Monday, October 20, 2014

Local Color

The other week, I picked up a copy of Short Letter, Long Farewell by Peter Handke, in part because I had him mixed up with Peter Schneider. I don't so far regret the confusion.

About sixty pages in, the narrator and a girlfriend begin a drive along the Pennsylvania Turnpike:
We entered it from State Route 100, near Downingtown, after the eighth toll station. On the seat beside her Claire  had a box full of coins; at each toll station she would toss a few of them out the window into the hopper without coming to a full stop. From there to Donora we passed another fifteen toll stations. In the course of the day, Claire tossed more than five dollars into hoppers.
There are toll roads that work this way, but the Pennsylvania Turnpike, during the period I have traveled it, has not been one. One gets a ticket when entering, and one pays when leaving, whether one has passed one exit or many. Certainly in 1972 one had to stop for the toll booth operator to examine one's ticket and collect the toll..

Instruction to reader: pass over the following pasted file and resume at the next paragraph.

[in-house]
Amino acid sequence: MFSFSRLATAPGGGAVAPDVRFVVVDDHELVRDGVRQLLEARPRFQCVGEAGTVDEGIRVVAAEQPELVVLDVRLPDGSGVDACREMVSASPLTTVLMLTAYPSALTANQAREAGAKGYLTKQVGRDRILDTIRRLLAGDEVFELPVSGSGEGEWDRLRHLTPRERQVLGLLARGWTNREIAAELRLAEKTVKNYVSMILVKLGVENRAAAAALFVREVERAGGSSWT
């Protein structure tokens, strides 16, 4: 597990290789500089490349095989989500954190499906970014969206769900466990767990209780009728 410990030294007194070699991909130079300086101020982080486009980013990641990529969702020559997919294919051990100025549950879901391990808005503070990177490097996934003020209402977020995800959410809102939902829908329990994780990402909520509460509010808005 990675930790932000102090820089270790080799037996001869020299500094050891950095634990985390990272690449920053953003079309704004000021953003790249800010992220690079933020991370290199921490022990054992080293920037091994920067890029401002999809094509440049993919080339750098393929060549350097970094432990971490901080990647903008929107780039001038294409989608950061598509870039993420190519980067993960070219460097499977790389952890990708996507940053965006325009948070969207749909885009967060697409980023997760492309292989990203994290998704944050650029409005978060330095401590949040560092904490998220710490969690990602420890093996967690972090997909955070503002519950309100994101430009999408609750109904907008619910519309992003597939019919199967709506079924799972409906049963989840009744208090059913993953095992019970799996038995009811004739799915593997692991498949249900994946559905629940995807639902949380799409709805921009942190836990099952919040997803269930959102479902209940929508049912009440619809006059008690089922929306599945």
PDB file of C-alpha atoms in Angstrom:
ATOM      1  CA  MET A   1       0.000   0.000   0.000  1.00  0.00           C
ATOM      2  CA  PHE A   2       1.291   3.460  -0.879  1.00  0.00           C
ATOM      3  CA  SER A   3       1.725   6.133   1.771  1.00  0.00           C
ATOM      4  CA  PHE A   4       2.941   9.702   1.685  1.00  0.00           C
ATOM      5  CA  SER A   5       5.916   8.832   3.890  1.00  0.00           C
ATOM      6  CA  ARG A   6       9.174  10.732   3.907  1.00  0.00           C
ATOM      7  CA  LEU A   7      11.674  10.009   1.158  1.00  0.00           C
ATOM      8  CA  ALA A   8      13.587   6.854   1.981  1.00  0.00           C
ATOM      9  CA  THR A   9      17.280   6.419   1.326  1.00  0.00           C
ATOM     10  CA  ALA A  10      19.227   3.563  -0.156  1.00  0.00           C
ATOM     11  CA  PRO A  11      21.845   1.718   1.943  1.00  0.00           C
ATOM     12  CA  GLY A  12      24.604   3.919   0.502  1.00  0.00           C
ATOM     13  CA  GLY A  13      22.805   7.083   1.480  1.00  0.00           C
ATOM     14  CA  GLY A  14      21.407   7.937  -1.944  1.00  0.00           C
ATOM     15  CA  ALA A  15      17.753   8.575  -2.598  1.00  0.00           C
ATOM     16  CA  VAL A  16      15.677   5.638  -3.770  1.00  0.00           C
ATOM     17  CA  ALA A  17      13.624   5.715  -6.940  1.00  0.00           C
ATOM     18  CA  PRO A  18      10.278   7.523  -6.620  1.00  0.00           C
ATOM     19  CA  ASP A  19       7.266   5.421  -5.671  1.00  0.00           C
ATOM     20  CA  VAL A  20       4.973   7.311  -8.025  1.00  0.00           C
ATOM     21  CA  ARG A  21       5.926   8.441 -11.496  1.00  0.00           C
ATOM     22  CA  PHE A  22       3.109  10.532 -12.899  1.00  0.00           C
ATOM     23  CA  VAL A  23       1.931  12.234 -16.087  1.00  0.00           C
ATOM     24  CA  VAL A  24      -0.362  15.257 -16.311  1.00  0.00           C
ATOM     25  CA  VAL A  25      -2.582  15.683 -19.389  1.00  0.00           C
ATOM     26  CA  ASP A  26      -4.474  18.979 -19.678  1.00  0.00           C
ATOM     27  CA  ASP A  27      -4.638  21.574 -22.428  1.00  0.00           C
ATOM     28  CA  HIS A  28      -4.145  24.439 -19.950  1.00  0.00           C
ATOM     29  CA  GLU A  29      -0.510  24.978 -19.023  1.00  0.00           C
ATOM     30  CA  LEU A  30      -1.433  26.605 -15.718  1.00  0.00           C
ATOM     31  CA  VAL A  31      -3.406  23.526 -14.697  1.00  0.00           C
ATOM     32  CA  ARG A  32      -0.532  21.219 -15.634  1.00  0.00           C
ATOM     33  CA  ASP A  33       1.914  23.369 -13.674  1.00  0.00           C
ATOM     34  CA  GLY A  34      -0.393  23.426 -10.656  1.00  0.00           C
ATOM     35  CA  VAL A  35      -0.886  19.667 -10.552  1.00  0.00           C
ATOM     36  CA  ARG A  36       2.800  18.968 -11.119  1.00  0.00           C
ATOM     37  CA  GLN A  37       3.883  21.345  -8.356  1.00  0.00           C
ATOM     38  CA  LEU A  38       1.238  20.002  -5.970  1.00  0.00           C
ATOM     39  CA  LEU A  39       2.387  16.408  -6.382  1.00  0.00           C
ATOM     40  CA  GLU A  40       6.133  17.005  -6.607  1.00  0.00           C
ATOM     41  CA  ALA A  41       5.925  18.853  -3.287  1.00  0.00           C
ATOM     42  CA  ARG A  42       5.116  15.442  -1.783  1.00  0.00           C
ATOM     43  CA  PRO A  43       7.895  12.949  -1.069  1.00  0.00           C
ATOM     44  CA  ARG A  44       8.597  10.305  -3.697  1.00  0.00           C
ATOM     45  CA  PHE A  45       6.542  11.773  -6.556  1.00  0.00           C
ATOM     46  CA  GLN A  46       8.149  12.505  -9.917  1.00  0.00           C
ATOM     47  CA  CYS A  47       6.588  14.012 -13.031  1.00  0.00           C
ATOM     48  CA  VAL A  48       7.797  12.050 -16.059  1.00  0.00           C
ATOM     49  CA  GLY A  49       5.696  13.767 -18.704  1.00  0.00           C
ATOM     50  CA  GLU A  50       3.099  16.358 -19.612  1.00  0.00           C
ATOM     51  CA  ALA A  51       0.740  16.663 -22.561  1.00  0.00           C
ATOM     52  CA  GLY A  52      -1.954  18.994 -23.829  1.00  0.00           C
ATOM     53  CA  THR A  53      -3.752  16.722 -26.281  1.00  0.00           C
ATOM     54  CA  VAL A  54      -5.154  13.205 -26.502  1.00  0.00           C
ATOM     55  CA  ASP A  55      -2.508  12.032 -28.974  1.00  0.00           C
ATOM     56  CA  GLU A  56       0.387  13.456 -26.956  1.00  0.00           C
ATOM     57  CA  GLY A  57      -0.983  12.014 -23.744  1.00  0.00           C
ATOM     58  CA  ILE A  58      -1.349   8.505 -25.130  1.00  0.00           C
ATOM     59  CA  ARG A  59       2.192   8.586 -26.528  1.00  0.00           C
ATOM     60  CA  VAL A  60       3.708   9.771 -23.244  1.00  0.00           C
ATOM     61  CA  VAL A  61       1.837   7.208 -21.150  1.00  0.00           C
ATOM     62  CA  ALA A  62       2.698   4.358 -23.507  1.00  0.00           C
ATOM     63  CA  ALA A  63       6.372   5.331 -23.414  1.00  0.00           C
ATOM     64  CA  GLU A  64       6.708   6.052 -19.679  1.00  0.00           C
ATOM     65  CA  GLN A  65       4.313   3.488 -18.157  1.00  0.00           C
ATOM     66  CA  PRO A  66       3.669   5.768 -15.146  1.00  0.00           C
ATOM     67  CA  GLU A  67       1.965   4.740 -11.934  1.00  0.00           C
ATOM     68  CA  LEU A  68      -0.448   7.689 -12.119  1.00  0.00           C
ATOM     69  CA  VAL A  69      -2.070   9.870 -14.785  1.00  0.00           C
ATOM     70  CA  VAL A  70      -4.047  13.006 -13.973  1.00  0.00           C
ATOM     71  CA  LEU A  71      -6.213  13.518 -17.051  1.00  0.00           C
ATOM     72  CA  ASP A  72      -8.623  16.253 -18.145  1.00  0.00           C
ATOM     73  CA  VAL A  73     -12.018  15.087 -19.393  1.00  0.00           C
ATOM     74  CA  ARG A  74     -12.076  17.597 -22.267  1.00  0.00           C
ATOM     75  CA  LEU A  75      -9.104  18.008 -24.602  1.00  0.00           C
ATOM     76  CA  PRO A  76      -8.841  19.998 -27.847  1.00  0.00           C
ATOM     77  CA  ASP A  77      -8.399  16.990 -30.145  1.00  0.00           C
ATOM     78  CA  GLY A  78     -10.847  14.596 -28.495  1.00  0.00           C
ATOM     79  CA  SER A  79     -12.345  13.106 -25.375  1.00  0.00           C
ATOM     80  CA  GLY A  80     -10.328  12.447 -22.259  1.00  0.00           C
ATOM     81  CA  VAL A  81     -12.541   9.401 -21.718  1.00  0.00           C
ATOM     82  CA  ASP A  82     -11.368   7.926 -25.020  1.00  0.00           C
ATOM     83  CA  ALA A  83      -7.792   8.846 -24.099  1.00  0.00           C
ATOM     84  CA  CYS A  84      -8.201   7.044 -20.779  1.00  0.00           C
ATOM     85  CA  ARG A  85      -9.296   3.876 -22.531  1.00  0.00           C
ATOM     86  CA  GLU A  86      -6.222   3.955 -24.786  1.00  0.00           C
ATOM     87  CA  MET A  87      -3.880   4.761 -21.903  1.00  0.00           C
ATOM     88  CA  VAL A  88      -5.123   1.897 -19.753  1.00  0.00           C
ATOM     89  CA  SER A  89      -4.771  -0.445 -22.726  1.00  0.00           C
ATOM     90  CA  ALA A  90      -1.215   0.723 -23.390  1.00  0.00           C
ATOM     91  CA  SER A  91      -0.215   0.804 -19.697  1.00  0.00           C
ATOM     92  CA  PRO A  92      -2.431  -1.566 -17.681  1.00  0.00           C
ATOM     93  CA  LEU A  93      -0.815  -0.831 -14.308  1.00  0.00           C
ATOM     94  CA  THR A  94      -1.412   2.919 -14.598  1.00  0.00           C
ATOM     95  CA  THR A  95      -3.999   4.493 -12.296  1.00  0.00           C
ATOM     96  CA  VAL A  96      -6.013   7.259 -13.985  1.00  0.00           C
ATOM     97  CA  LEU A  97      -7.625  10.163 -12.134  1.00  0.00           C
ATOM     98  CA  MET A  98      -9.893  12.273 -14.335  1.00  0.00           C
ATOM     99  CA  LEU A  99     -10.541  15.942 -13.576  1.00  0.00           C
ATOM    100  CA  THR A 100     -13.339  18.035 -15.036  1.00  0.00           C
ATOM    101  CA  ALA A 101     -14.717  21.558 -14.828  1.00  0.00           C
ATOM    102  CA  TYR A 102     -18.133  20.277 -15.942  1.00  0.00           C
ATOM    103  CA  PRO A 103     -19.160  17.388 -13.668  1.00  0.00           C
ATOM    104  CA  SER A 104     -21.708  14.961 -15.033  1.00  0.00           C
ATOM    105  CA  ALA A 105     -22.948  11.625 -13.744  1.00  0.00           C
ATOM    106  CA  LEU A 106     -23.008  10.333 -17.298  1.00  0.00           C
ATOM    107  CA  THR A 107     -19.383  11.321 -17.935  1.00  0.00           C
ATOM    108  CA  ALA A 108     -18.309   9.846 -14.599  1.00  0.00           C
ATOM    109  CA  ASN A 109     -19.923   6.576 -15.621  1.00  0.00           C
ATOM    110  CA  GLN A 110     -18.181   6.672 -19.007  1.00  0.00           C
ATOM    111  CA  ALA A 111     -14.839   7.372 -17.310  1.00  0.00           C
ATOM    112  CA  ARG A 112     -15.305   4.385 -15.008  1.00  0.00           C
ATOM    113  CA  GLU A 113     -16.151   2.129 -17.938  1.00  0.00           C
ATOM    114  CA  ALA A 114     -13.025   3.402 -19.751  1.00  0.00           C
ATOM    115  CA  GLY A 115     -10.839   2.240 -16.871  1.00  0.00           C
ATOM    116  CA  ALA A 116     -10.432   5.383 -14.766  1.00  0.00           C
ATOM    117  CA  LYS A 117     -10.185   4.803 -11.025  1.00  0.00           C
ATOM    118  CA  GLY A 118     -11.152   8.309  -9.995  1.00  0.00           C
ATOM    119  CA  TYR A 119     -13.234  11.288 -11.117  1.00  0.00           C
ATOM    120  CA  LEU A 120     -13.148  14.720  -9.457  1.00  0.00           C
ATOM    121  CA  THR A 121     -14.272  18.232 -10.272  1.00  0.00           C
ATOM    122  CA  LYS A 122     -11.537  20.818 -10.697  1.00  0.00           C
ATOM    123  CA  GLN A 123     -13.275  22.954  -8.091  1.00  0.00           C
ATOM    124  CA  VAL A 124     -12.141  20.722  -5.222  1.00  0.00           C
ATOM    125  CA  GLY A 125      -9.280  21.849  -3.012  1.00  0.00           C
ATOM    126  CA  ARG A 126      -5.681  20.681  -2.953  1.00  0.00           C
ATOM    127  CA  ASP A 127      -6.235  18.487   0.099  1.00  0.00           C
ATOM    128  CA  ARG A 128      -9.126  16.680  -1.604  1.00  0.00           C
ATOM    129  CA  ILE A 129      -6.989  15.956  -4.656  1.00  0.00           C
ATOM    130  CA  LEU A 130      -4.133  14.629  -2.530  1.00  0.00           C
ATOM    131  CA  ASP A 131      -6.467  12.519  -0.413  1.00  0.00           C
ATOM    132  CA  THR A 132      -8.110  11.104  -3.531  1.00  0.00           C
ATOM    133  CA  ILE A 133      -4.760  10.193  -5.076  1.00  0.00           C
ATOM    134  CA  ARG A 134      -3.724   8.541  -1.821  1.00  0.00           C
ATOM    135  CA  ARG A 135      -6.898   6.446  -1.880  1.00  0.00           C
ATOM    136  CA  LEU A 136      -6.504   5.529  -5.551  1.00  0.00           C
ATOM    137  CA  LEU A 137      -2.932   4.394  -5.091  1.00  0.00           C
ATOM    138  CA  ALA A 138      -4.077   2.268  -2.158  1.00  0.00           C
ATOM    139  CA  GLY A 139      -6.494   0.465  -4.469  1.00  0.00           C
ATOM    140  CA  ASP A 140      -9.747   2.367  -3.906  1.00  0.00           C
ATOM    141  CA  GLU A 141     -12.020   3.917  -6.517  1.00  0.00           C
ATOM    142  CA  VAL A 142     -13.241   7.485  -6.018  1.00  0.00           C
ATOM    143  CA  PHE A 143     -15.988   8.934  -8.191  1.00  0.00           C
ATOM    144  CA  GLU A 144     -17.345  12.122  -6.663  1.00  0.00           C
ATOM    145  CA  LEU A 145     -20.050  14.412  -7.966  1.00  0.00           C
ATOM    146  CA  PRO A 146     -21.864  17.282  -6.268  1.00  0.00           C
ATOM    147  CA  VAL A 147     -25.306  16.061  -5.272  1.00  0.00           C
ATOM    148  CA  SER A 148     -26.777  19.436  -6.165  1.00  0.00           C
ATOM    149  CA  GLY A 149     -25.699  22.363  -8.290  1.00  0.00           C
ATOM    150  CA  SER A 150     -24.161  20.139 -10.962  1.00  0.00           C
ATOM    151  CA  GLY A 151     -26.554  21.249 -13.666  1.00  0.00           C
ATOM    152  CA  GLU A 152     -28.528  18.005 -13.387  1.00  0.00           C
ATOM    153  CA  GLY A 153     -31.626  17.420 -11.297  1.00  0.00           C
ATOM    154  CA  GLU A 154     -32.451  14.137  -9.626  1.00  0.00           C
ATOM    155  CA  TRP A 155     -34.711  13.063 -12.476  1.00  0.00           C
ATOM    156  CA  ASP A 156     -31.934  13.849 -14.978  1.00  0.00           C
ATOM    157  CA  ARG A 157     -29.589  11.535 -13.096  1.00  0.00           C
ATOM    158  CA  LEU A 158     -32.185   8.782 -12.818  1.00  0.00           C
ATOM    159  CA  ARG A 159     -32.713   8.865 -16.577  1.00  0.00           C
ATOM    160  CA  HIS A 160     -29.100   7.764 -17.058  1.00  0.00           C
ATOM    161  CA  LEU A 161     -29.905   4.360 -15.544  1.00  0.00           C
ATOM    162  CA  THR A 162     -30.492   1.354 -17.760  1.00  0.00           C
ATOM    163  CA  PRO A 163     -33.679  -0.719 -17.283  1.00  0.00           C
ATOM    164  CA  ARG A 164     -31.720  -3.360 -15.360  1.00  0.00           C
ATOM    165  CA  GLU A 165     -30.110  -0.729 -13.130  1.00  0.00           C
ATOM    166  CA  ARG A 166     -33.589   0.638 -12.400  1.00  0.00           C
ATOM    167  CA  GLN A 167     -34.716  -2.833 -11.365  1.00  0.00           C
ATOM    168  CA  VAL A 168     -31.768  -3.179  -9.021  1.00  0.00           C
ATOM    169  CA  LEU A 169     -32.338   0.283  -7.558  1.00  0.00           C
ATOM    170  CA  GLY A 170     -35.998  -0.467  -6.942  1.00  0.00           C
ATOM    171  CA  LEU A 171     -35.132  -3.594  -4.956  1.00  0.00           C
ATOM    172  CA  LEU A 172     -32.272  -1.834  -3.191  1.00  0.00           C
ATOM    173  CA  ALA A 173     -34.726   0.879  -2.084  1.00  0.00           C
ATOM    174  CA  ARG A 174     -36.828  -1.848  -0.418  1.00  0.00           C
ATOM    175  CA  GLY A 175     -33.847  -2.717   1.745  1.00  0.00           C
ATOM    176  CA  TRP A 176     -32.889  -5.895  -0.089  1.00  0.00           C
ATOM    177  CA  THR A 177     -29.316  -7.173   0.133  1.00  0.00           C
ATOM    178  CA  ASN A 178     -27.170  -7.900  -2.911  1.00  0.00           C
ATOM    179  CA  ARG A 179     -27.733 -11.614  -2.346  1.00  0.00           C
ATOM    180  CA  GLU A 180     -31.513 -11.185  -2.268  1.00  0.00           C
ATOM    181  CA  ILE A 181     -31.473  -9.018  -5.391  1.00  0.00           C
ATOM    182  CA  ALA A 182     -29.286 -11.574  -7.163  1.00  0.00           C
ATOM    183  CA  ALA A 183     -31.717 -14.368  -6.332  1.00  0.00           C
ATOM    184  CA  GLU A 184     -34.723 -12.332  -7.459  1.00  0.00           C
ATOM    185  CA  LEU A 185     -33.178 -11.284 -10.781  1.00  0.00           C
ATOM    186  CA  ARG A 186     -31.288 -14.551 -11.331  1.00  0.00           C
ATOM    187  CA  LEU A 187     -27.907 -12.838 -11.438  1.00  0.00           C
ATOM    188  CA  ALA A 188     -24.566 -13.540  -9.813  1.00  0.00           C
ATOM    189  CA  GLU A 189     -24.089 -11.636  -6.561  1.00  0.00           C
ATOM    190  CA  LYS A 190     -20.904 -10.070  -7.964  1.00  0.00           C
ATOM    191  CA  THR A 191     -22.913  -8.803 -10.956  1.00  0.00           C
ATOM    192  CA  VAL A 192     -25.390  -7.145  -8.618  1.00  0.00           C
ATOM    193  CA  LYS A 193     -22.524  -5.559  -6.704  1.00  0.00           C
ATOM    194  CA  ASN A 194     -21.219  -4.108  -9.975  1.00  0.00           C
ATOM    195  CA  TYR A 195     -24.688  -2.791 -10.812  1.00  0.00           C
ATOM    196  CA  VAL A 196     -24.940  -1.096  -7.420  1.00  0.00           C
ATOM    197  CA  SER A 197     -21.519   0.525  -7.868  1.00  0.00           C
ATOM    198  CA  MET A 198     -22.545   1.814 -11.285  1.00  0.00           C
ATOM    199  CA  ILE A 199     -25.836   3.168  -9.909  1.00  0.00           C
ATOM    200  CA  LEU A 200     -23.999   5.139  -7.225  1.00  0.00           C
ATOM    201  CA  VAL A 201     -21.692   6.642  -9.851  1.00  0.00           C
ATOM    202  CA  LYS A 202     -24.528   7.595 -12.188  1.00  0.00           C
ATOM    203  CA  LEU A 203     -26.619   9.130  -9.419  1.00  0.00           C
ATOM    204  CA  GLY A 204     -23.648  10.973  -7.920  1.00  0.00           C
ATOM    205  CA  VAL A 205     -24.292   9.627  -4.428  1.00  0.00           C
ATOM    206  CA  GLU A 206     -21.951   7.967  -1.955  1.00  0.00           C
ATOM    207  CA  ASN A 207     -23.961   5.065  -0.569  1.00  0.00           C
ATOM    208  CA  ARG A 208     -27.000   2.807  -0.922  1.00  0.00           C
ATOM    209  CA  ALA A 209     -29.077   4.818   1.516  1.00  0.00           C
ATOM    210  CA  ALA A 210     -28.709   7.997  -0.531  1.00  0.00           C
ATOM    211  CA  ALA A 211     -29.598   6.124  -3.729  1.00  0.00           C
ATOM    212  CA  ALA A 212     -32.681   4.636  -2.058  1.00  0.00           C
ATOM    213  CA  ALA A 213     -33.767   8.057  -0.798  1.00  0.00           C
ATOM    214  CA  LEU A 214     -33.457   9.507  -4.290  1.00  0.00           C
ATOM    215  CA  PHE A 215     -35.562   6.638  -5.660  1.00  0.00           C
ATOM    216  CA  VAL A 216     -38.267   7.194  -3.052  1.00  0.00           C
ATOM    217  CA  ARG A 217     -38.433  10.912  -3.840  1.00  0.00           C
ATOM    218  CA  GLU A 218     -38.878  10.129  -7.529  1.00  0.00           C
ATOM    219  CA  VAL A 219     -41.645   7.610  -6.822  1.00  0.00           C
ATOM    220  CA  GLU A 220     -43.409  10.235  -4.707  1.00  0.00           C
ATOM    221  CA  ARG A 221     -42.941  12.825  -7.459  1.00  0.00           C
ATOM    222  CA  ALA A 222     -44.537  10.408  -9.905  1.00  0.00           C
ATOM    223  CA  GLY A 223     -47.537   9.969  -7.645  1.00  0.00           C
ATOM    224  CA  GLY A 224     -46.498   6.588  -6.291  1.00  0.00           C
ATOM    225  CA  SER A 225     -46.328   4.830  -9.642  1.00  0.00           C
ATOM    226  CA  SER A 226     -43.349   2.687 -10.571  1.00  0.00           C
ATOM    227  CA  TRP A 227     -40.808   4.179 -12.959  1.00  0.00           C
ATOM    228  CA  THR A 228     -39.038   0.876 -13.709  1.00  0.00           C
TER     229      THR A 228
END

Two points interest me here.
  1. The error does not bother me. Similar errors and anachronisms in historical novels set my teeth on edge. I infer that Handke's mistake does not bother me in part because this is really not an historical novel: it was written in 1972 and set at about that time. It does not aim at reproducing the feel of a distant time or place. There is more to Claire than her box of coins.
  2. In how many novels set elsewhere or at other times have I noticed such bits of detail and taken them for true when they weren't?

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